REVIEW: The Wargaming Compendium

Wednesday, October 30, 2013
Having followed Henry Hyde's work and admired his dedication to the hobby for some years now, I've been looking forward to getting my hands on The Wargaming Compendium.  As everyone else has noted, it's big. Very big. But sheer size alone is not what makes this such a valuable addition to any wargamer's library. It is easily the most comprehensive book about the hobby ever produced, and takes such a thoughtful, fair-minded, friendly and fun  approach to wargaming that I feel it cannot help but attract more people to the hobby.  For this reason alone, I'd strongly urge all wargamers to contact their local library and suggest that they add this book to their collection...something that I'm sure would make Henry (as well as Pen & Sword) very happy.

Looking at the Compendium, I am so well reminded of the effect that Don Featherstone's Battles with Model Soldiers had upon me when I first found it on a library shelf many years ago—and how even those old black and white photographs stoked my imagination and interest. Henry's book really puts into perspective how far the hobby has come over the past forty to fifty years; I'm quite sure if I had seen this book when I was thirteen years old my head would have exploded!

Yes, I know some people out there are loath to approve of anything that is colorful, attractive and well-designed—preferring  the dodgy text, pasted-up layouts and fuzzy black-and-white halftones of days gone by. I get it. I have a stack of old MWANs in my basement that I still like to peruse from time to time. But as a part-time book designer and old ad guy myself, I think Henry has done a particularly fine job here—the design is attractive and tidy, the type is set at an easily-readable size, and the lack of distracting graphics allows the many color photos (which are very good) to take pride of place. For a book of this size and scope, these elements are subtle, but very important.
I have to admit I was rather pleased to open the introductory chapters and see photos and descriptions of well-known wargaming books from the past—many of which are on my own bookshelf.  I'm also sure that The Wargaming Compendium will have pride of place among these other books as the years go by. That said, it is difficult to compare this new book to others that have come before, since there has really been nothing quite like it before—nothing so comprehensive, well-rounded and  exhaustive in scope.  But how could there be? Having a half-century or more of hobby history to build upon is a great help, and I'm sure Henry would agree. He has taken advantage of the sum of all that cumulative knowledge to create a book that I'm sure will remain the hobby's great reference work for many years.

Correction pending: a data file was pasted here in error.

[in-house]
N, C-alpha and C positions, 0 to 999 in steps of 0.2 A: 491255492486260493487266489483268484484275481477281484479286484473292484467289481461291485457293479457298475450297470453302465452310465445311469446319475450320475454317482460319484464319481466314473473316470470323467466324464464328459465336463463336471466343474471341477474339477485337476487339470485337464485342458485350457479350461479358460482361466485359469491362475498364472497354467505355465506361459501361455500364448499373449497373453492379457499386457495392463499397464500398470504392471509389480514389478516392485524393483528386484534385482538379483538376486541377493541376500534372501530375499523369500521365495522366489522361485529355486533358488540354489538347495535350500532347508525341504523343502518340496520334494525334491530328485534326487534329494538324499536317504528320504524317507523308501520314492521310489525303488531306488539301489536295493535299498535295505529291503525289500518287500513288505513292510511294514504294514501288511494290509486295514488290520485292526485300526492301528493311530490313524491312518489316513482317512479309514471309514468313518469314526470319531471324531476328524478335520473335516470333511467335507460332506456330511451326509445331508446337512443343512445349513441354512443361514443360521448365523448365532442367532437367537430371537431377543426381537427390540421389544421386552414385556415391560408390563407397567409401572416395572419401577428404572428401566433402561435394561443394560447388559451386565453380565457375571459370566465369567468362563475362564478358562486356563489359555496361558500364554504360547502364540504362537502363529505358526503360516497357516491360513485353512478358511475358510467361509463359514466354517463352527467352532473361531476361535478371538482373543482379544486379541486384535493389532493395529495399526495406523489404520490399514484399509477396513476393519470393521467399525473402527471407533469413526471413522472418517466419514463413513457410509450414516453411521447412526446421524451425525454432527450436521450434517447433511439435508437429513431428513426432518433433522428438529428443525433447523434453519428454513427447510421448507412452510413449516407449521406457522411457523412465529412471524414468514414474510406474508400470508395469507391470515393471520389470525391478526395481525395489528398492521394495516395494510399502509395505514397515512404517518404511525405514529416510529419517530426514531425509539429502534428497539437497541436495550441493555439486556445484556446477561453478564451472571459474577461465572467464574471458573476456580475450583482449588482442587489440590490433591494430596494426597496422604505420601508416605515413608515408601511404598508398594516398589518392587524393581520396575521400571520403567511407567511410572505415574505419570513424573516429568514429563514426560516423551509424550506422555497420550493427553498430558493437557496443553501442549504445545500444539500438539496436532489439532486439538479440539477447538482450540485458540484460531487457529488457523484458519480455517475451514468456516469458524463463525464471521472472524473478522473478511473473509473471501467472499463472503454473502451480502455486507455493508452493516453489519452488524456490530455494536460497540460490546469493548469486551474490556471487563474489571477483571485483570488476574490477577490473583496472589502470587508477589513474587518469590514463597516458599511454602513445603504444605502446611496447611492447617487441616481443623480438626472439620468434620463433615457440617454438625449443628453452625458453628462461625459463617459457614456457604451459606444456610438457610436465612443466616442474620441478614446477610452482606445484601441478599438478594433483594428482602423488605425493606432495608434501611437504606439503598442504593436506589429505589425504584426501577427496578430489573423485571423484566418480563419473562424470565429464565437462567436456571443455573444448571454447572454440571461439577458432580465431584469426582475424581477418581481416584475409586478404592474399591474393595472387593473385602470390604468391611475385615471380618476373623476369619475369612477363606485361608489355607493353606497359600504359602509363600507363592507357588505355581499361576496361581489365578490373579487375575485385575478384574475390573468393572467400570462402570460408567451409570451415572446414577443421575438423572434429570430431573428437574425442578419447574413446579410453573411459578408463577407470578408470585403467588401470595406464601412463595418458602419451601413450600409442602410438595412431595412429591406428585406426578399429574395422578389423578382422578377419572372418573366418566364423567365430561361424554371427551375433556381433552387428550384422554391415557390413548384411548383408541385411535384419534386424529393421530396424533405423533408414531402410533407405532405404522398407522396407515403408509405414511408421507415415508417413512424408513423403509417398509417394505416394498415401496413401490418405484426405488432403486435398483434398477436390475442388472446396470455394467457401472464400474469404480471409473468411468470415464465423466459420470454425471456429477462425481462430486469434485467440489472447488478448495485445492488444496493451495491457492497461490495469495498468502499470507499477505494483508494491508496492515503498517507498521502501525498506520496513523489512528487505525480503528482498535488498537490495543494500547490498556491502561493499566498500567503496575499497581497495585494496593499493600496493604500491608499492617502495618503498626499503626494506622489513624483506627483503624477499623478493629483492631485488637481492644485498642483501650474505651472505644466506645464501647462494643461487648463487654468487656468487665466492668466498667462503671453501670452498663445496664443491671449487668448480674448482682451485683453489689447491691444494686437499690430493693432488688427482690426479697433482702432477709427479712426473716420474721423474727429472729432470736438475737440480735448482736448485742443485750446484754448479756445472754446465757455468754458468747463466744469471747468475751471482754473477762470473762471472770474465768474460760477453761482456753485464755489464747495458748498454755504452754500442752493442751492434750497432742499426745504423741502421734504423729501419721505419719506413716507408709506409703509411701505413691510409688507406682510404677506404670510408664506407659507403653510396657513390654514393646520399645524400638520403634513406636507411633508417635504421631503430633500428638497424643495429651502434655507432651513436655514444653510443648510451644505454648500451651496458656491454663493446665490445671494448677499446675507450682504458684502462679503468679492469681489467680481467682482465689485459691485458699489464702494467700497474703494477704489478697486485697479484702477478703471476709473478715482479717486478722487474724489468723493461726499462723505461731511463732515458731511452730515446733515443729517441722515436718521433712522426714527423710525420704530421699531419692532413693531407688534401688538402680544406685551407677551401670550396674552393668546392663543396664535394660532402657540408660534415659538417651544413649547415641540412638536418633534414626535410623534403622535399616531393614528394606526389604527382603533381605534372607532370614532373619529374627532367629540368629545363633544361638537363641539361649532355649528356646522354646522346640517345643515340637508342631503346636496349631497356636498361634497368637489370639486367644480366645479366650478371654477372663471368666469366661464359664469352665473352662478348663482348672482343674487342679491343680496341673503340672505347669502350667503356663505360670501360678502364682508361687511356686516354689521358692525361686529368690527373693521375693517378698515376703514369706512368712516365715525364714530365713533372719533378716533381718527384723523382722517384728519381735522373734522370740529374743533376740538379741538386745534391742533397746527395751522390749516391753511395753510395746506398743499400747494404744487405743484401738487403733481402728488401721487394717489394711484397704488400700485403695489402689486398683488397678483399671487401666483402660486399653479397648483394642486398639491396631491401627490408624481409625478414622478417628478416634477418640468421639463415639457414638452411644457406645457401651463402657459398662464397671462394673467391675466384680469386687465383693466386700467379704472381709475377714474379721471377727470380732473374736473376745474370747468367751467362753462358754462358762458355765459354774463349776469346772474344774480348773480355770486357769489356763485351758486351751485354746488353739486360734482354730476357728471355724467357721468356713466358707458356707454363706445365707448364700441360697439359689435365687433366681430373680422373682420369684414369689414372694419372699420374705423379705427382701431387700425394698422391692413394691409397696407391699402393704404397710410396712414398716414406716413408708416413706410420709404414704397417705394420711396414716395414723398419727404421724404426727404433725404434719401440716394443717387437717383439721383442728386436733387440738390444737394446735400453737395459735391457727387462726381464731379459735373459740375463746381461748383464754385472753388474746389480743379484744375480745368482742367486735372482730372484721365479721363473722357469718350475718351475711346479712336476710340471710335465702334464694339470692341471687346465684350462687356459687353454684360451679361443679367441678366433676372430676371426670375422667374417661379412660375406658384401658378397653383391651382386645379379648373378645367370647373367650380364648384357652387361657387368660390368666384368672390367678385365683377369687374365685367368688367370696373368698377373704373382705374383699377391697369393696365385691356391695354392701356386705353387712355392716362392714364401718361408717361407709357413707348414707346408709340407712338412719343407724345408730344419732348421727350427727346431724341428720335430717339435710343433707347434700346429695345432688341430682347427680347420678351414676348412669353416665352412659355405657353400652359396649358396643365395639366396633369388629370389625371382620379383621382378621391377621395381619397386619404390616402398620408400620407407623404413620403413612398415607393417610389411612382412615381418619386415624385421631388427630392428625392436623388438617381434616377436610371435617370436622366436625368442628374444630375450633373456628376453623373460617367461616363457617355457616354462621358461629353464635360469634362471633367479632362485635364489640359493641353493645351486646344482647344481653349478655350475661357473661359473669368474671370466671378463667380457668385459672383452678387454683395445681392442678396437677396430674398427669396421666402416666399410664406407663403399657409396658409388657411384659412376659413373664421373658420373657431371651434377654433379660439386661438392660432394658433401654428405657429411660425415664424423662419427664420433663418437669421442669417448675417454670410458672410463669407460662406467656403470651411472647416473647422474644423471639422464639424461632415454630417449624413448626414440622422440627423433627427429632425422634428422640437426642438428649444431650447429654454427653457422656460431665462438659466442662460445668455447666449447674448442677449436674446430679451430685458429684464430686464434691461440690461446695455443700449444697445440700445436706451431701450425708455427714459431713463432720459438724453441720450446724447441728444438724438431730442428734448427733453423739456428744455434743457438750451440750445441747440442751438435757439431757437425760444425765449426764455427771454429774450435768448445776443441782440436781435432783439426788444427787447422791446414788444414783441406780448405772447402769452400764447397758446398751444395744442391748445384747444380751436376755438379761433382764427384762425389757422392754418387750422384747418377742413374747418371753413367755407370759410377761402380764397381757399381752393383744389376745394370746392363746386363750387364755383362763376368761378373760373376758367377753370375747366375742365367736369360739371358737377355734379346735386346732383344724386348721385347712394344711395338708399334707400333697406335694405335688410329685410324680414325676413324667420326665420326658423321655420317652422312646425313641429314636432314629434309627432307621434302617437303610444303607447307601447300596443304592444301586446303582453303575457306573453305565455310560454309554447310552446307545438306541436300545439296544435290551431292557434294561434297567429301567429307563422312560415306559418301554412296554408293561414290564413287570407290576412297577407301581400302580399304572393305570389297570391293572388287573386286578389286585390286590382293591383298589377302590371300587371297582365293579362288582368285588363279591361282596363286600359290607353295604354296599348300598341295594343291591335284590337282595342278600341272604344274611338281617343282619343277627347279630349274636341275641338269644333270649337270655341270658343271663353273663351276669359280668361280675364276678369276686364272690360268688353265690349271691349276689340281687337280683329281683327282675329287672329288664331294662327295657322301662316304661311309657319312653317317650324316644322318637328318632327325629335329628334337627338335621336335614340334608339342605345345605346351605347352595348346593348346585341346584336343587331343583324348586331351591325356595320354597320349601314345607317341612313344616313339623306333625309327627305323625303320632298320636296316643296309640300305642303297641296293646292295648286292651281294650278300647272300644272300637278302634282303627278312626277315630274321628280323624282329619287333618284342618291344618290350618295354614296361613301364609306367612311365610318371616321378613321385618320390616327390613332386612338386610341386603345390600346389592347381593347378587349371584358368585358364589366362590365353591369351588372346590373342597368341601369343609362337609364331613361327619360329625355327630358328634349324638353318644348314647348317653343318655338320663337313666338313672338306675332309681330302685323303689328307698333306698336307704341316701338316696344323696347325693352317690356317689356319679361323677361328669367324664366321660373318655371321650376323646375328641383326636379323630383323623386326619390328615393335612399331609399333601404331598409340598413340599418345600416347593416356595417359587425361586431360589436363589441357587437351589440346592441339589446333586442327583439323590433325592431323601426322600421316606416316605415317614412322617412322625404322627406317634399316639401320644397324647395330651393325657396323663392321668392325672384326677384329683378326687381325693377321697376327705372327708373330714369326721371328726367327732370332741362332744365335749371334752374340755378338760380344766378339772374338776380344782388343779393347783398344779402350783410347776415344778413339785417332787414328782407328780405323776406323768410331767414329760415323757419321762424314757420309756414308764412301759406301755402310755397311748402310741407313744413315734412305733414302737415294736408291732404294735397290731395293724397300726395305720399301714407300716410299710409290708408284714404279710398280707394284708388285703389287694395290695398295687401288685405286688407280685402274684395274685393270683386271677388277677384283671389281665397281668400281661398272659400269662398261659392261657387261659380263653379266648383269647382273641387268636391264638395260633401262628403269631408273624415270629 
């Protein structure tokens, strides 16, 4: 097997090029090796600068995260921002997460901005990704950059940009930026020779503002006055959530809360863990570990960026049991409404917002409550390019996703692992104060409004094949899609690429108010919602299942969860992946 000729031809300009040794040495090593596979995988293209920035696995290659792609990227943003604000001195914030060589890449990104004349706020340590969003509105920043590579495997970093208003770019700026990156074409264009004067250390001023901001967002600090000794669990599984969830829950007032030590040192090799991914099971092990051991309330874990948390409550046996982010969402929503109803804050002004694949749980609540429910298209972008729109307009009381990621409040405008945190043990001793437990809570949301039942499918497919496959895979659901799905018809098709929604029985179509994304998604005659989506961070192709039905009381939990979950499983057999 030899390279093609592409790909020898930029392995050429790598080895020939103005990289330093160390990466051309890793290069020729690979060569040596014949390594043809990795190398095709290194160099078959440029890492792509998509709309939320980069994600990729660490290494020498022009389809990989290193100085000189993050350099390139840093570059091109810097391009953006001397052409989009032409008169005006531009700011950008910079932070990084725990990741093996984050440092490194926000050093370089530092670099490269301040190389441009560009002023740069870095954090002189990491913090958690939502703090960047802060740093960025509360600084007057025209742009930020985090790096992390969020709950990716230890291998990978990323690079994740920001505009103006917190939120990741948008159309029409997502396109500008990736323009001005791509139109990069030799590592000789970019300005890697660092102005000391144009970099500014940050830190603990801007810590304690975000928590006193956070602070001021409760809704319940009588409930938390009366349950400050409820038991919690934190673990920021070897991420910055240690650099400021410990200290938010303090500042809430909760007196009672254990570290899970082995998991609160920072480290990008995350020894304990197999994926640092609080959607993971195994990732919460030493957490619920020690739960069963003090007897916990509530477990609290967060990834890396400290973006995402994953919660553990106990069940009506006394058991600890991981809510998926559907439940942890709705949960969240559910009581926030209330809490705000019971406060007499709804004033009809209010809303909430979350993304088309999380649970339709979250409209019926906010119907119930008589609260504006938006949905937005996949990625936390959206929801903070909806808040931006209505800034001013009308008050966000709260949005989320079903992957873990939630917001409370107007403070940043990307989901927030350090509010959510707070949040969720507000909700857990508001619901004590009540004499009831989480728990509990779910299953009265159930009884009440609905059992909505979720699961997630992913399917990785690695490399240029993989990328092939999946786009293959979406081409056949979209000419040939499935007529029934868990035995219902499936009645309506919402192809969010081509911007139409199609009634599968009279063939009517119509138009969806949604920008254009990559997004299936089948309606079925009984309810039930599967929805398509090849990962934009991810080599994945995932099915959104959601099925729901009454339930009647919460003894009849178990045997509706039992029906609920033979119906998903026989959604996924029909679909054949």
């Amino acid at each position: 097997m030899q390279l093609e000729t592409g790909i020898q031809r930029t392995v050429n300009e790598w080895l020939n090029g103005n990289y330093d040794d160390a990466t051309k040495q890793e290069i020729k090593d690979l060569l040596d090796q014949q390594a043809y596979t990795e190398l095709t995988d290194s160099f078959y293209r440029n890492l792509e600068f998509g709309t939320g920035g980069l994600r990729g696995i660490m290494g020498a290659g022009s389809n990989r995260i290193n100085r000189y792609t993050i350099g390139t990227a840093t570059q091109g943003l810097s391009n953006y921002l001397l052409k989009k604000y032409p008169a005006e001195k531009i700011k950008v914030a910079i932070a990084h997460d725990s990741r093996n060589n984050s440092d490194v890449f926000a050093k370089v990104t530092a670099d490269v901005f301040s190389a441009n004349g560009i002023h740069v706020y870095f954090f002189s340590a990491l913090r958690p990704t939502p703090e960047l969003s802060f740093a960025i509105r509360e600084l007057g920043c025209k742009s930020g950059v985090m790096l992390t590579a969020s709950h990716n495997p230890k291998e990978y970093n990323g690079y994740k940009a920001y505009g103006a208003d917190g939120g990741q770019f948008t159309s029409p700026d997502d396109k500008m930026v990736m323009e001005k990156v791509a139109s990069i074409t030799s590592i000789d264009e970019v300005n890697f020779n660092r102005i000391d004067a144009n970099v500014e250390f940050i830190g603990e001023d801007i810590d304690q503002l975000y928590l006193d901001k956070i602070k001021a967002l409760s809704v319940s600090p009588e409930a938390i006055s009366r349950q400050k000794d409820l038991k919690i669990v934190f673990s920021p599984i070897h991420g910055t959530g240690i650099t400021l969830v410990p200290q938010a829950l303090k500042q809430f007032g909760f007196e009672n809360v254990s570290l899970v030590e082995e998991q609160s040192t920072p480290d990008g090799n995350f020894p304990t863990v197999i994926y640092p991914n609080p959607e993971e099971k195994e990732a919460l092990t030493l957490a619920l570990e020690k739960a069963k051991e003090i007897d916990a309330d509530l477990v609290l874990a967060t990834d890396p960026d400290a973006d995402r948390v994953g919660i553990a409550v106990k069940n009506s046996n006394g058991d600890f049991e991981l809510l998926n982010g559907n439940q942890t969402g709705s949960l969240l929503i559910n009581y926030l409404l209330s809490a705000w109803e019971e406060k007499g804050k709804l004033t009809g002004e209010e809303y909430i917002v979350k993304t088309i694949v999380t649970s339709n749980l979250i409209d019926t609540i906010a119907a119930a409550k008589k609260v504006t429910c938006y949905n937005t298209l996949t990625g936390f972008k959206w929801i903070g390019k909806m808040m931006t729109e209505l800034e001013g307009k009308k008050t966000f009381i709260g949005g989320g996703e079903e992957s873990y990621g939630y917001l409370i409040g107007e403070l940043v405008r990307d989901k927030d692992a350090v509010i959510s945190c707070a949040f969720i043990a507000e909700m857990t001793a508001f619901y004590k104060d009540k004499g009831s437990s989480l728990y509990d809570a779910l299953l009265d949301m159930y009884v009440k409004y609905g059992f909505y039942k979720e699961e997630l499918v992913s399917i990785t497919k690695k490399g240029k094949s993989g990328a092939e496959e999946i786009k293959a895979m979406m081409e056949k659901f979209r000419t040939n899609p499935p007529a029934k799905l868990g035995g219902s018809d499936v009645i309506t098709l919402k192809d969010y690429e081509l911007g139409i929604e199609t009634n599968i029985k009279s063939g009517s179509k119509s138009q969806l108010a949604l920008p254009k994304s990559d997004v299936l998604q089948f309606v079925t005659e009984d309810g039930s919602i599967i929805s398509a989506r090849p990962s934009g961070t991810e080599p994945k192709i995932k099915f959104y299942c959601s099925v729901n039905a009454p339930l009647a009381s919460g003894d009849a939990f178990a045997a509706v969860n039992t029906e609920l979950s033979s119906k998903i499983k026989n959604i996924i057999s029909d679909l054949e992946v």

In scale and intent, if nothing else, The Compendium is really a different sort of book than those memorable works produced by  Charles Grant, Peter Young or even Featherstone.  They are all products of their place and time.        

Since it will take me some days, or even weeks, to finish reading it, I will refrain from an in-depth assessment of the rules that are included in the book—specifically for gladiatorial combat, a Wild West skirmish, and horse-and-musket era battle; I know Henry likes his rules Old-School and easy to use, and I look forward to trying them out, especially the horse-and-musket rule set.
In the end, I might suggest that much of the positive response to The Wargaming Compendium results from the fact that it really holds a mirror up to the hobby, and in doing so—it offers a very agreeable image. That is always a good thing.

You can add it to you bookshelf HERE.   


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I've been interested in wargaming ever since I started playing with my Marx toy soldiers in the backyard in the mid-60's, and then again when I came across Don Featherstone's Battles with Model Soldiers at the local library in the early 70's. About 20 years ago I started painting some medieval knights for my son as a Christmas present, and became re-acquainted with the hobby...[more]